Codes and Frequencies
For sample adults and sample children, DVINT reports the approximate amount of time since the individual last saw or talked to a medical doctor (1969-1981), a medical doctor or assistant (1982-1996) or a doctor or other health care professional (1997-forward). In 1963, 1964, and 1967, DVINT was asked of persons in two quarters and in 1968-1996, it was asked of all persons.
Prior to 1982, the information for DVINT was collected through a series of questions, first dealing with doctor visits during the past two weeks and then, for those who had not seen or talked to a doctor during the preceding two weeks, through a general question about time since seeing or talking to a doctor (or doctor's assistant, for 1982 forward). Beginning in 1982, the information for DVINT was collected only through a general question about time since seeing or talking to a doctor or doctor's assistant (1982-1996) or to a doctor or other health care professional (1997-forward).
There were important changes in both the question wording and the instructions to interviewers. Particularly significant are differences in the meaning of DVINT for 1969-1981 versus 1982-1996.
Changes between 1969 and 1981 were relatively minor.
The original question wording (for 1969-1974) was, "About how long has it been since [person] saw or talked to a medical doctor?" For 1975-81, this wording was retained, but the line, "(Include doctors seen while a patient in a hospital)" was added.
The Field Representative's Manual for 1969-73 specified, "The term 'doctor' covers only medical doctors (MD) and osteopathic physicians (OD)." Moreover, the Manual directed interviewers, "Do not count dentists, optometrists or other practitioners (such as chiropractors) who do not have an MD degree as medical doctors." For 1974-1981, the definition of medical doctor remained the same, but the Field Representative's Manual for those years instructed the interview not to "make a special inquiry about the kind of doctor consulted or tell the respondent the survey definition of who is considered a doctor." Instead, if the respondent volunteered information about having seen some other sort of health professional (e.g., a chiropractor), interviewers were directed to repeat the question, emphasizing "medical" (e.g., "Did you see or talk to a medical doctor?")
Beginning in 1982, the scope of the question broadened considerably.
Specifically, from 1982 to 1996, interviewers asked, "About how long has it been since [person] last saw or talked to a medical doctor or assistant? Include doctors seen while a patient in a hospital." Beginning in 1997, the question was, "About how long has it been since [you/anyone in the family] last saw or talked to a doctor or other health care professional about [your own/sample child's] health? Include doctors seen while [he/she was] a patient in a hospital." From 1982 forward, then, contact with a health care professional such as a nurse practitioner in a clinic or doctor's office counted, which was not the case earlier. Researchers should therefore be cautious about comparing results from before and after 1982.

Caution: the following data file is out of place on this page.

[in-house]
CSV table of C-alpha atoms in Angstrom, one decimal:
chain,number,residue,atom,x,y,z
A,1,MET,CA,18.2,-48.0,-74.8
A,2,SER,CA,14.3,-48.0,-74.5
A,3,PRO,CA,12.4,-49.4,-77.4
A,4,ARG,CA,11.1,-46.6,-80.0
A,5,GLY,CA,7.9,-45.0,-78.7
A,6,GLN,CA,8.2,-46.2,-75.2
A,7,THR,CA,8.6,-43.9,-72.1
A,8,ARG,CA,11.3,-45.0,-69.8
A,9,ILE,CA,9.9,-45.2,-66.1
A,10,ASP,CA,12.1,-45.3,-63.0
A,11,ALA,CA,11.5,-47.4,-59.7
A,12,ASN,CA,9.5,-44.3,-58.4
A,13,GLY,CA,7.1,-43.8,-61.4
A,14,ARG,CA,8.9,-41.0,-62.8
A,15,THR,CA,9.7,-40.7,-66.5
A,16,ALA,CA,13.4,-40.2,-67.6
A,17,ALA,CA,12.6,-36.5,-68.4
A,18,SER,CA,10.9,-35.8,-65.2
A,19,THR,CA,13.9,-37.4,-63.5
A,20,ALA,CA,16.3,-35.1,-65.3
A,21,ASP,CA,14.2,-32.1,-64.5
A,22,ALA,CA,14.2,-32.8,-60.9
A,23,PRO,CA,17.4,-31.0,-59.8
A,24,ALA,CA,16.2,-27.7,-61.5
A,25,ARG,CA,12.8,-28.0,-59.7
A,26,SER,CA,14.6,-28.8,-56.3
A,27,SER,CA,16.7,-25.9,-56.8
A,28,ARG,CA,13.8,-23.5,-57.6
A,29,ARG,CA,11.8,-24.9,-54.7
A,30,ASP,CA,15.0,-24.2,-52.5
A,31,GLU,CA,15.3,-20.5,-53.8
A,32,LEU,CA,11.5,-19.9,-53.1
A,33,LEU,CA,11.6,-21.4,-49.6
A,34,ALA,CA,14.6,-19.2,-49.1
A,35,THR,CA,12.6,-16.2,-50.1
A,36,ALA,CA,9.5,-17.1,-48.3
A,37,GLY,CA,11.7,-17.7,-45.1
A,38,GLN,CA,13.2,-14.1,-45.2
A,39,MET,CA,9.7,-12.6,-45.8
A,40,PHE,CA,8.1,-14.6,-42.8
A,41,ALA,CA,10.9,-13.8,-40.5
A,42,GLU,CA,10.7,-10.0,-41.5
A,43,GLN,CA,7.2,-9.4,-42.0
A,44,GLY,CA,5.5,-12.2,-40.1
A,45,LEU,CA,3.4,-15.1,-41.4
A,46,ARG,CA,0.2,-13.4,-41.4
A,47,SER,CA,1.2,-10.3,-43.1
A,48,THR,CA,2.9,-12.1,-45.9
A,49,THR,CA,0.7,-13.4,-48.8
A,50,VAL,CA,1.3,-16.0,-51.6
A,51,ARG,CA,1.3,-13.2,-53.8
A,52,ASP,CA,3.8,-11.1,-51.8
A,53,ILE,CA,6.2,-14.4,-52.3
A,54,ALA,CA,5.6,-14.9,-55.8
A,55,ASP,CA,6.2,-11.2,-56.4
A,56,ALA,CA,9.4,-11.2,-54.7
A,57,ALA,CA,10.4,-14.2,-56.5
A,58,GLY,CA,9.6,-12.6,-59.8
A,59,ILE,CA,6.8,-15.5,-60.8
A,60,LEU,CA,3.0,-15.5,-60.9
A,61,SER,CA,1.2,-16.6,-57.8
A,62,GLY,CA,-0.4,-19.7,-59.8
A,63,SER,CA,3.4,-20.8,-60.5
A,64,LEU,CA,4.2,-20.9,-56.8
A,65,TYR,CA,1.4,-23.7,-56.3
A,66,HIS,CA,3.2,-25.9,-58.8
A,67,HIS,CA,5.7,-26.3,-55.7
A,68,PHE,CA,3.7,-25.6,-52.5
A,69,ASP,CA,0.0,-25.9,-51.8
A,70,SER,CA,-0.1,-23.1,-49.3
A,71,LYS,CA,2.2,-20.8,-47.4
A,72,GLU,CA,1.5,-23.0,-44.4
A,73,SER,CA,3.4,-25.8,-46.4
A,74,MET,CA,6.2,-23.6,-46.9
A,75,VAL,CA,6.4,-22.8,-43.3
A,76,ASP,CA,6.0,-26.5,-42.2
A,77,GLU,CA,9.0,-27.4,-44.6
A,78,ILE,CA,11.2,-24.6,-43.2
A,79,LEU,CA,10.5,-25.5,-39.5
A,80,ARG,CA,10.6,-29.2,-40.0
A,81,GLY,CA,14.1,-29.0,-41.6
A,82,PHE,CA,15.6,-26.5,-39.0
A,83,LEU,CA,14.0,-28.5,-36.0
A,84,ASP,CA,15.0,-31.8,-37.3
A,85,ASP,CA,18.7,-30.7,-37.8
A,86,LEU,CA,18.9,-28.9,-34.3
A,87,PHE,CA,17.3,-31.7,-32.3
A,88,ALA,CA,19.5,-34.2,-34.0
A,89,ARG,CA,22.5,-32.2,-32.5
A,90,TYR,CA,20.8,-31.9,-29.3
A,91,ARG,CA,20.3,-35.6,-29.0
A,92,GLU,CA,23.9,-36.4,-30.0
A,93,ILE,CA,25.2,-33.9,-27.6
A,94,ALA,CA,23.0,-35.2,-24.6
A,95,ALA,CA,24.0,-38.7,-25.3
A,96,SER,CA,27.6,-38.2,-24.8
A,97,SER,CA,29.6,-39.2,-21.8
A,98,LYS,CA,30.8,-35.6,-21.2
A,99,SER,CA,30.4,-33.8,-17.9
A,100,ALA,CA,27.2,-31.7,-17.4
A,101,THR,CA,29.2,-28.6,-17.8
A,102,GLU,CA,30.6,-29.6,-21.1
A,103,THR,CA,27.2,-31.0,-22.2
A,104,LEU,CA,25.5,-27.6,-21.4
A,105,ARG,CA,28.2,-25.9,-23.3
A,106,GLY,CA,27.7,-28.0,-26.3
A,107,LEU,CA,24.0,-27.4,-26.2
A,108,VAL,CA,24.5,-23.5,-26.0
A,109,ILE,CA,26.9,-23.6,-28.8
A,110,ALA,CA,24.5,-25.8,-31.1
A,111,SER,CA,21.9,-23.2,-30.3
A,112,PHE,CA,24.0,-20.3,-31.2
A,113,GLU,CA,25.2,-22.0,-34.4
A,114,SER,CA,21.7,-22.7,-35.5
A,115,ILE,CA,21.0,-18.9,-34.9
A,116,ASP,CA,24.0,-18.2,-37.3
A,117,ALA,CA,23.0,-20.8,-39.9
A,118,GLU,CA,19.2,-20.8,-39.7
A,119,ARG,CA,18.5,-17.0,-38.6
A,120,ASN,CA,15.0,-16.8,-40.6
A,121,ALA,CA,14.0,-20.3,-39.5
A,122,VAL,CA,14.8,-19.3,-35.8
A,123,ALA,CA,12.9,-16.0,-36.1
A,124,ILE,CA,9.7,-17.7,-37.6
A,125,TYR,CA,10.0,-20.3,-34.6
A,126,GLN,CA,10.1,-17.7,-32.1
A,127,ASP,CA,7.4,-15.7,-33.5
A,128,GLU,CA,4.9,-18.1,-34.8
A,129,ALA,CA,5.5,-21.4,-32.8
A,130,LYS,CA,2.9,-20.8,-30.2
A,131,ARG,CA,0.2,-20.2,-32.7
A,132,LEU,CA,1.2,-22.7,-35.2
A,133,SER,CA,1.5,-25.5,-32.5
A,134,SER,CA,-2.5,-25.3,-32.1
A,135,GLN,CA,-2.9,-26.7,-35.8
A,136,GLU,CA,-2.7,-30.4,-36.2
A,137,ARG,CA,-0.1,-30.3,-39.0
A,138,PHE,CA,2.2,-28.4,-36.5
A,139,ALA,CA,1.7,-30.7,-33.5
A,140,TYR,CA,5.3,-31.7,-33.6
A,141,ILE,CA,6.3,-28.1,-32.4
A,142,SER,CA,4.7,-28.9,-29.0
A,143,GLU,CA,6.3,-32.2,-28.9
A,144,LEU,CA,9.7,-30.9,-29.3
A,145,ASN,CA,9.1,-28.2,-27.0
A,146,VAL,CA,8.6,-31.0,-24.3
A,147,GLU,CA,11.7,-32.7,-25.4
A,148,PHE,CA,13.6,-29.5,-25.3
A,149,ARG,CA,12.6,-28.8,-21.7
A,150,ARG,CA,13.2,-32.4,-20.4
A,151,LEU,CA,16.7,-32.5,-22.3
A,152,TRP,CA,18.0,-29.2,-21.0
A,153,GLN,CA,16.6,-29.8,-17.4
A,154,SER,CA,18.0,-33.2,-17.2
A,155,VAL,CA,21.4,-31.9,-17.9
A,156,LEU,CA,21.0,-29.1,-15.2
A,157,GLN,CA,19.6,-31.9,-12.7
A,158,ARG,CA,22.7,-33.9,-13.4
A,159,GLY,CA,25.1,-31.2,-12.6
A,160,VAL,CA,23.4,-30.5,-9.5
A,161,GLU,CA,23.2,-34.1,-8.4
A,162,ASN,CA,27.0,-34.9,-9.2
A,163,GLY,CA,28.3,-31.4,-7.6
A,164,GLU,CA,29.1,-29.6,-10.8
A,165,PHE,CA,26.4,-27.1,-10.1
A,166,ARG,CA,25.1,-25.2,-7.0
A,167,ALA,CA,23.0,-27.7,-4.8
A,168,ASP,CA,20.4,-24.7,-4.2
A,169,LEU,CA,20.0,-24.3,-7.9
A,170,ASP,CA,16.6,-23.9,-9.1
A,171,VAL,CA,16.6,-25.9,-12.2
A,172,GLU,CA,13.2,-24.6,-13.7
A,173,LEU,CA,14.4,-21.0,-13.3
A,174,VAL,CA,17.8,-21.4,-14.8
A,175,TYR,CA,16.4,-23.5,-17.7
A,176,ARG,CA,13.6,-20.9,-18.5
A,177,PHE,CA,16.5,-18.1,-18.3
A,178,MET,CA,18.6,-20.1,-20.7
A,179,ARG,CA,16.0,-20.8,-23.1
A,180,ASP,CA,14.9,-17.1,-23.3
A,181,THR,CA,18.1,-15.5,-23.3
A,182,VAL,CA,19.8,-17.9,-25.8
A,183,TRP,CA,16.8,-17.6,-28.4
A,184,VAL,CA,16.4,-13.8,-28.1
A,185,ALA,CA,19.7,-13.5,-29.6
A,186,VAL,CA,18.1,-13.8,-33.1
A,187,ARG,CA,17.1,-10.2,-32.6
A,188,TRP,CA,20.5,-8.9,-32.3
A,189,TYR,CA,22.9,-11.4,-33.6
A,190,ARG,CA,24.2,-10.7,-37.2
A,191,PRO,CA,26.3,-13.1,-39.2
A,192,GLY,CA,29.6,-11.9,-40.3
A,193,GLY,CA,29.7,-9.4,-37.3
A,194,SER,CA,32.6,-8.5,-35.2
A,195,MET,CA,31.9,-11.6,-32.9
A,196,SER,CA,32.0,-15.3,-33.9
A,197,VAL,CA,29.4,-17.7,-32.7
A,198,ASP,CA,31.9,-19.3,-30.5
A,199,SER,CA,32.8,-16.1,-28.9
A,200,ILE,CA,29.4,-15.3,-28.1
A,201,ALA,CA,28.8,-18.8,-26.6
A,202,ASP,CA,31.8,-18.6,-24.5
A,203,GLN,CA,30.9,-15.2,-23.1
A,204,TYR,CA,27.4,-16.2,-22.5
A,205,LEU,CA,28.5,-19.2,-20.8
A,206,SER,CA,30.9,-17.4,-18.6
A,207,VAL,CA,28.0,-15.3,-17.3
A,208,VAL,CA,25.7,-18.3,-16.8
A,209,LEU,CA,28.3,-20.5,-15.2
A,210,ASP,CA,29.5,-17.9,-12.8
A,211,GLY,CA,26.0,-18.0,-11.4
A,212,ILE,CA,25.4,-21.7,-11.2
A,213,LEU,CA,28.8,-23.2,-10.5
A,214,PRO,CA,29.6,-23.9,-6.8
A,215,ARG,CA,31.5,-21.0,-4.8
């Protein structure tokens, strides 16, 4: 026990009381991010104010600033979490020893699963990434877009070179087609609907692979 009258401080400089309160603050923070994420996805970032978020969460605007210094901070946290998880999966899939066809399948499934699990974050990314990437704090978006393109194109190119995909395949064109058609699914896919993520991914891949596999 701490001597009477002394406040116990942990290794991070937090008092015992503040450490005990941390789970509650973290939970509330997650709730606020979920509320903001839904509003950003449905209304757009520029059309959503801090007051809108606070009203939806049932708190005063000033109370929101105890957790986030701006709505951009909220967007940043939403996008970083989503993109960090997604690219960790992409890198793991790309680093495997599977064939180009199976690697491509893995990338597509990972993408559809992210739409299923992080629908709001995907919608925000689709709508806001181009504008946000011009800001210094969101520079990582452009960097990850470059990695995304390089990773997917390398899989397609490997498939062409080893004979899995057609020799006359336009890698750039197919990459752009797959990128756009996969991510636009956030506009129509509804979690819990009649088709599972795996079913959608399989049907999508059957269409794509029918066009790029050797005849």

A change in the directions to interviewers in the Field Representative's Manual for 1982 forward also made DVINT more inclusive in later years.
Beginning in 1982, the Manual stated that the terms "medical doctor" and "assistant" should be "respondent defined." The one exception was that "visits to dentists or oral surgeons" were not to be included. Thus, for example, a reported visit to a chiropractor would have been excluded for 1969-81 and included for 1982 forward.
The intervals used to record respondents' answers changed over time. To maximize comparability, IPUMS NHIS uses a composite coding system for DVINT.
The first digit identifies time periods which can be identified in all years: Never (code 1), Less than 1 year (code 2), 1 year or more (code 3), 5 years or more (code 4), and unknown (code 9). The second and third digits identify periods specified for only a subgroup of years. Thus, for example, the longest time period coded varied across years: more than 3 years (for 1997-1998, code 310); 5 or more years (for 1970-1996 and 1999-2018, code 400); and more than 10 years (1969 and 2019 forward, code 402).
The NHIS questionnaire was substantially redesigned in 2019 to introduce a different data collection structure and new content. For more information on changes in terminology, universes, and data collection methods beginning in 2019, please see the user note.
- 1963 1964 1967: Persons in two quarters.
- 1968-1996: All persons.
- 1997-2018: Sample adults age 18+ and sample children ages 0-17.
- 2019: Sample adults age 18+ and sample children ages 0-17.
- 1963-1964, 1967-2019